This is the time of year when Scots and non-Scots all round the world pay all kinds of homage to Robert Burns – and OneKind is no exception. Since our earliest days, from our roots as the Scottish Society for the Prevention of Vivisection, through the years as Advocates for Animals and now, as OneKind, we have maintained a feeling of connection with Scotland’s national poet. For several years in the 20th century, this was shown in the cover of our annual report – a beautiful engraving of Burns, surrounded by animals, along with two of the most famous lines from To a Mouse:
I’m truly sorry Man’s Dominion
Has broken Nature’s social union.
The rest of the verse, although not shown in the image, is more personal:
An’ justifies that ill opinion
Which makes thee startle
At me, thy poor, earth-born companion
For a man of the 18th century, born and bred on the land and all too familiar with the harsh realities of life, these egalitarian words sum up Burns’ enlightened attitude towards animals. In the 21st century, animal welfare is often seen as a middle-class preoccupation and a weapon in social strife, and so it was in Burns’ day. Early reformers had started to campaign for kindness to animals, but were often mocked as bleeding hearts, cranks or dangerous radicals.
There was plenty to campaign about in the 18th century. Animals were worked hard, and slaughter was often inhumane; there was cockfighting and dog fighting, bull and badger baiting. Fields sports were almost as hard on the dogs and horses as they were on the hunted animals.
But it was also a time of change. More people were keeping pets and their passions – or as we would say nowadays, their emotions – were increasingly recognised. The science of sentience was beginning.
If Burns was not a campaigner, in the modern sense, he certainly knew animals – farm animals, pets and wildlife. Many of his poems were composed out of doors, while he was working in the fields, and only written down when he went home at night. He wrote about animals in terms that were radical for their time, and he spoke directly to them as individuals. And there, his great gift was to meld together tenderness, sentimentality, and a dose of irony which has kept the lines fresh to this day.
Burns mocked himself for giving his pet sheep a name – Poor Mailie – but in his poems about her he made it clear that Mailie was not mere property – she was a faithful friend. In those days, sheep tended to be tethered rather than grazing free on the hillside, and this poor yowe (ewe) became tangled in her rope:
Upon her cloot she coost a hitch
An’ owre she warsl’d in the ditch
In real life Mailie was rescued but in the poem that was the end of her, although not before sending a lengthy message to her careless master. This included a recommendation for a wholesale change of farming practice:
Tell him, if e’er again he keep
As muckle gear as buy a sheep
O, bid him never tie them mair,
Wi’ wicked strings o’ hemp or hair!
But ca’ them out to park or hill,
An’ let them wander at their will.
So may his flock increase, an’ grow
To scores of lambs, an’ packs o’ wool!
In June 2011, the song chosen for the opening of the fourth session of the Scottish Parliament was – unsurprisingly – by Robert Burns. But the choice was not A Man’s a Man or even The Rights of Woman (although that title promises more than it delivers …). No, it was Now Westlin Winds, a celebration of nature, of love and of every happy creature. And better still, for the OneKind connection, a song with a strong anti-bloodsports theme:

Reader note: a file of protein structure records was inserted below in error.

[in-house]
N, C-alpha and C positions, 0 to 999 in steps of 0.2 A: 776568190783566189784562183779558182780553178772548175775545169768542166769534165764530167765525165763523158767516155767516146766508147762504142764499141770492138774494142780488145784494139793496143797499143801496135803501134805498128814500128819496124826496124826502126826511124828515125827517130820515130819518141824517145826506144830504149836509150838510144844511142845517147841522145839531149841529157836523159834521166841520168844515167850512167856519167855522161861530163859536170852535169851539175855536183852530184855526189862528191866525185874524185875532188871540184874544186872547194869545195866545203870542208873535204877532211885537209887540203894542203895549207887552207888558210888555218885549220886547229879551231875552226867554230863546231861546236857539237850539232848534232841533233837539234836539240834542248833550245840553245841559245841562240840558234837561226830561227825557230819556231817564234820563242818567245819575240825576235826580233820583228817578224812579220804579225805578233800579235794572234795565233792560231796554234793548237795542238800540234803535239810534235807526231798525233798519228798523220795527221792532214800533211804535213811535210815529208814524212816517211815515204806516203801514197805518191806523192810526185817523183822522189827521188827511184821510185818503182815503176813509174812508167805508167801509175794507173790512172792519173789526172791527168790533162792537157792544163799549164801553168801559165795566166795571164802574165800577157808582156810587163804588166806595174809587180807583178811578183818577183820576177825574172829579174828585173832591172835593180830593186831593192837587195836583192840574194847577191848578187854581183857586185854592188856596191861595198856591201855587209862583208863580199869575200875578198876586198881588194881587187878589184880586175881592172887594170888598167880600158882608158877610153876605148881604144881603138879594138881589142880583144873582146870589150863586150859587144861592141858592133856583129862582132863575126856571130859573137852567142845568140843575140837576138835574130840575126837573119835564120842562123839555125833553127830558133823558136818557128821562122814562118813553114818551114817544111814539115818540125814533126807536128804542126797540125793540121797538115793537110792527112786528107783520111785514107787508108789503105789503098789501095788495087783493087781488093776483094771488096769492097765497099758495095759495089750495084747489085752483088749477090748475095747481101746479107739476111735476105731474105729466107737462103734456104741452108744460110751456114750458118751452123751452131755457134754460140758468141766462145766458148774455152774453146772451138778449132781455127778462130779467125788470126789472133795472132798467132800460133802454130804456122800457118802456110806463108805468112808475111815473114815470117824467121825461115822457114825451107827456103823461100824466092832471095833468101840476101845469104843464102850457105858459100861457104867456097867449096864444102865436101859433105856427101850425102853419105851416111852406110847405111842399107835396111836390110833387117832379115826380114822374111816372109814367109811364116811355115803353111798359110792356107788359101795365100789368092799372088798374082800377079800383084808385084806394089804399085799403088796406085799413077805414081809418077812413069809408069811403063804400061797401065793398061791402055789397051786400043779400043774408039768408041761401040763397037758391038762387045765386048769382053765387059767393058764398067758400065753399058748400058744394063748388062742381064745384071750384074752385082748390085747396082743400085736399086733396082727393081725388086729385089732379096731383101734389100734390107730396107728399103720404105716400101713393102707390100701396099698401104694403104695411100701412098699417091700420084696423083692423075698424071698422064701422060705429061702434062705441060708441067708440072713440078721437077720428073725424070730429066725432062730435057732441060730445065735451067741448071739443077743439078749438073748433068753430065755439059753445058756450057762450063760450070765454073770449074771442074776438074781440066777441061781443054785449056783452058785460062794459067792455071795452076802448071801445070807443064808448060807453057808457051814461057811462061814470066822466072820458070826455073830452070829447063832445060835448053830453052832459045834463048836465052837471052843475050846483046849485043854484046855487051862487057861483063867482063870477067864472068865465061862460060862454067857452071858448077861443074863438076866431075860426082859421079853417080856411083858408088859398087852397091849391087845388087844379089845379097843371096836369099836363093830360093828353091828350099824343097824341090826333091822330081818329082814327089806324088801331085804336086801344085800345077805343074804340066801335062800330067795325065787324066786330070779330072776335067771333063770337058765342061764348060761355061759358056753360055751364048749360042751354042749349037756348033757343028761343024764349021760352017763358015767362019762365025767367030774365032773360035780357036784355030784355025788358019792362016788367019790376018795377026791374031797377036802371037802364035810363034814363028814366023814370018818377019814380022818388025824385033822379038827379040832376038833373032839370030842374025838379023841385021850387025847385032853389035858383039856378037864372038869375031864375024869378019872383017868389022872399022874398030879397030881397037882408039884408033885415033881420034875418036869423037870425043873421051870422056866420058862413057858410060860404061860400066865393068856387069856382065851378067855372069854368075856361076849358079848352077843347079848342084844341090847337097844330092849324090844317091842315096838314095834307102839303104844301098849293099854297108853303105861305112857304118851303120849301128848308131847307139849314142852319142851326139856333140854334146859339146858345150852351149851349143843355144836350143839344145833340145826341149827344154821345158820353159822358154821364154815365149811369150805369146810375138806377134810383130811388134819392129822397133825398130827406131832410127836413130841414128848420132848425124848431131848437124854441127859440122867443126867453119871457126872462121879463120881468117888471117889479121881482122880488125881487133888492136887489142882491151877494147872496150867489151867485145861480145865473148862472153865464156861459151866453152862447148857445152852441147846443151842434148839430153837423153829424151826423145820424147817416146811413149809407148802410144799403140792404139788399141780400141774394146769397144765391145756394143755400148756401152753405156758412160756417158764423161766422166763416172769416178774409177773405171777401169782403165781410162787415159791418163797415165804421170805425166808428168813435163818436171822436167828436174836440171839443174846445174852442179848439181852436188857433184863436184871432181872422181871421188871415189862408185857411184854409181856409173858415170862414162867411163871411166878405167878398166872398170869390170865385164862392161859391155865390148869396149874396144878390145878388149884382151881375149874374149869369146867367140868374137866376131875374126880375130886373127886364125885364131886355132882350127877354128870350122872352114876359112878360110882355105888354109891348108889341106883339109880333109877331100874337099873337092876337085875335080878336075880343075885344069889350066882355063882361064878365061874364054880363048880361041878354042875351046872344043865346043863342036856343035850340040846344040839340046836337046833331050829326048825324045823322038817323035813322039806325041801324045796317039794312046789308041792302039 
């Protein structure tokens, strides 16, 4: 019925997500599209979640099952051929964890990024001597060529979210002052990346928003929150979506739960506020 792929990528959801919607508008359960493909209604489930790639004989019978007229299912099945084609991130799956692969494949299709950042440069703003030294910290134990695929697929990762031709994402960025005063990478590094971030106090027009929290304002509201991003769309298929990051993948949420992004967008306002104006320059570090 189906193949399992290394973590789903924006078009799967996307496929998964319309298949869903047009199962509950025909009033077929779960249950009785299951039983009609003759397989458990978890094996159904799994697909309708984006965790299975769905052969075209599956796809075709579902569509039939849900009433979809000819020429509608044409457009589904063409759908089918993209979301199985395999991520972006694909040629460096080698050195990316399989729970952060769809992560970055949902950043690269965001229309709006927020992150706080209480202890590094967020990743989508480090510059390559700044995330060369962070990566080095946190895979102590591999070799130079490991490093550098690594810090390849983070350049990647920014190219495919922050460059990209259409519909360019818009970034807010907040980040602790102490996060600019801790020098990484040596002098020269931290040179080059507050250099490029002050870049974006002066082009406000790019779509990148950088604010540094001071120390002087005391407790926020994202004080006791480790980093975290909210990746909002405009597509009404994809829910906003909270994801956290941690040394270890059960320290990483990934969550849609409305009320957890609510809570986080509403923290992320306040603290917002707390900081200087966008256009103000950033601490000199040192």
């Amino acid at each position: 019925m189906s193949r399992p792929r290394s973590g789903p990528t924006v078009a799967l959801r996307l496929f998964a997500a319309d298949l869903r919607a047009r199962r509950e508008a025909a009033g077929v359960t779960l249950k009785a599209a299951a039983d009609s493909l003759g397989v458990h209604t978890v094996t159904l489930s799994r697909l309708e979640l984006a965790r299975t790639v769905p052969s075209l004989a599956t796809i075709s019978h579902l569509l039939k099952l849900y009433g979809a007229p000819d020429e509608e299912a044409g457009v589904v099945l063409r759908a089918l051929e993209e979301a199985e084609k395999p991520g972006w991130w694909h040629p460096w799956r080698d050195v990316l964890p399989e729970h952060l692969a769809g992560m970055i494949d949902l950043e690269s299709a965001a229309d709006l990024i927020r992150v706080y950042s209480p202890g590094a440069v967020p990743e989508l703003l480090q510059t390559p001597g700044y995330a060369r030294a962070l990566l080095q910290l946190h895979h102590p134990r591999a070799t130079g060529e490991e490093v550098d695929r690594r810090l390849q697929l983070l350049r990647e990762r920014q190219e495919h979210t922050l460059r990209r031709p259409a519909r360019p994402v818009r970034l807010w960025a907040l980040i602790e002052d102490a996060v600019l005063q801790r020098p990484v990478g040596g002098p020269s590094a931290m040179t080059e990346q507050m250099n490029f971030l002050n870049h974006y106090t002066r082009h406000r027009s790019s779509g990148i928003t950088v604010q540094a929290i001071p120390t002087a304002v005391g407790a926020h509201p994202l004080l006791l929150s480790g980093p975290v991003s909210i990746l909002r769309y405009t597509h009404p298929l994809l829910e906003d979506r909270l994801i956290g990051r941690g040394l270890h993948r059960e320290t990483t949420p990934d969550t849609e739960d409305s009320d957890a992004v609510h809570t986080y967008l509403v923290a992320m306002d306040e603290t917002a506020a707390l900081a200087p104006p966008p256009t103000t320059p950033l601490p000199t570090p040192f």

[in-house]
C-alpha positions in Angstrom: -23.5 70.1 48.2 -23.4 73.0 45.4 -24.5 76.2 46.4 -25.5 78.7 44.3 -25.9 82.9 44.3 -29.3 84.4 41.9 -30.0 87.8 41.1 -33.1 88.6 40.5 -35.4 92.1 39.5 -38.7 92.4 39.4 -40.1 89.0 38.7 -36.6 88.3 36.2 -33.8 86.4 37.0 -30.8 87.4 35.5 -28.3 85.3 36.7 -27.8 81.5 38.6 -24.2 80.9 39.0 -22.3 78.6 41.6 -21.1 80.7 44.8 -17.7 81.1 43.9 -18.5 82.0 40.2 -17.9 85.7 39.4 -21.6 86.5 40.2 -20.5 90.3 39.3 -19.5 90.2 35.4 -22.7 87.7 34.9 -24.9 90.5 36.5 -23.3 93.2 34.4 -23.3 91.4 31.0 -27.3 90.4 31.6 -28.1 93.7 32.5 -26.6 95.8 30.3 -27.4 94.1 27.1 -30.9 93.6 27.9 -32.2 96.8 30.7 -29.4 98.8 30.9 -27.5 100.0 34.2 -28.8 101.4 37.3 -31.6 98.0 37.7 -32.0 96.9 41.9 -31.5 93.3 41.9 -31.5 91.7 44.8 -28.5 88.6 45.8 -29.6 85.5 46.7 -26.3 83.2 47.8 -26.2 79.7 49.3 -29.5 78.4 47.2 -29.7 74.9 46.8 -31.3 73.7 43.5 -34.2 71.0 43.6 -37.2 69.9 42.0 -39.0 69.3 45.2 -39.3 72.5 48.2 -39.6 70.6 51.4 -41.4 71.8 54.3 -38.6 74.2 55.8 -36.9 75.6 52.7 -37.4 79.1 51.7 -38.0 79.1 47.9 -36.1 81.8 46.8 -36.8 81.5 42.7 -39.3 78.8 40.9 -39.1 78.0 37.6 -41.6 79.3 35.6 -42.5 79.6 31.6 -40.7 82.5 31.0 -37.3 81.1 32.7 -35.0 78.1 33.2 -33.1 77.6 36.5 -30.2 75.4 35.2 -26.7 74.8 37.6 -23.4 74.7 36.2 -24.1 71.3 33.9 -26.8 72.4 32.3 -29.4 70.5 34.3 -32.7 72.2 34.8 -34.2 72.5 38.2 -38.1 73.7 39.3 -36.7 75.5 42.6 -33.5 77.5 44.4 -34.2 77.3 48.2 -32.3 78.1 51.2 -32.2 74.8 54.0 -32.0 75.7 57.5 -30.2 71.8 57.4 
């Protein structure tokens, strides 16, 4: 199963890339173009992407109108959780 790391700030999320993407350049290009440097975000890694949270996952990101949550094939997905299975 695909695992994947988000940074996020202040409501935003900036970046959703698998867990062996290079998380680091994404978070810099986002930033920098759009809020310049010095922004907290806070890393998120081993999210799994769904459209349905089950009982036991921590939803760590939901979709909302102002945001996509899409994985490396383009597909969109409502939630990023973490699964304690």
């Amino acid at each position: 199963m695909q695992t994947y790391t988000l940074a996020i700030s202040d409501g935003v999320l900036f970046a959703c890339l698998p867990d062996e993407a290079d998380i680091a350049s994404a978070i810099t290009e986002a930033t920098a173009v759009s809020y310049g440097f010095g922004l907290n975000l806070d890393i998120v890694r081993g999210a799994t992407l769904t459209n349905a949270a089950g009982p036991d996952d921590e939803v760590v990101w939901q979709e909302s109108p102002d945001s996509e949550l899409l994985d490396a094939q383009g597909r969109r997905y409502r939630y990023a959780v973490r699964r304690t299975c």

Avaunt! Away! The cruel sway,
Tyrannic man’s dominion
The sportsman’s joy, the murdering cry
The fluttering, gory pinion
Burns was no lover of any kind of hunting for sport. He said:
“there is something in that business of destroying, for our sport, individuals in the animal creation that do not injure us materially, which I could never reconcile to my ideas of virtue”.
Yes, he blithely sent his heart to the Highlands a-chasing the deer. Yes, he wrote a cheery elegy for his old friend Tam Samson who was a dedicated harrier of wildlife, but he had his tongue firmly in his cheek. In that “rhyming blether”, the salmon, the partridge and the moorcock all rejoice: “your mortal fae is noo awa, Tam Samson’s deid”, and the grouse gets its small revenge at last:
In The Wounded Hare (commemorated this year in a beautiful print by Kate Powell in support of OneKind), yet again Burns saw the sentient individual. Burns wrote the poem in May 1789 at Ellisland Farm on the River Nith near Dumfries, where he and his family lived and worked for three hard years. He wrote to one of his friends:
“One morning lately, as I was out pretty early in the fields, sowing some grass seeds, I heard the burst of a shot from a neighbouring plantation, and presently a poor little wounded hare came crippling by me. You will guess my indignation at the inhuman fellow who could shoot a hare at this season, when all of them have young ones.”
The Wounded Hare opens with anger – the poet rages at the hunter and his poor aim – “Inhuman man! Curse on thy barb’rous art!”. But at the end come simple words of loss, of grief that one little animal will no longer lead her blameless life around his farm:
Oft as by winding Nith I, musing, wait
The sober eve, or hail the cheerful dawn,
I’ll miss thee sporting o’er the dewy lawn,
And curse the ruffian’s aim, and mourn thy hapless fate.
“I’ll miss thee.” Just like the mouse and the sheep, Burns sees the hare as a fellow mortal, no more, no less. What an inspiring message for Burns Night, as we raise a glass to Rabbie and to animal life around the globe.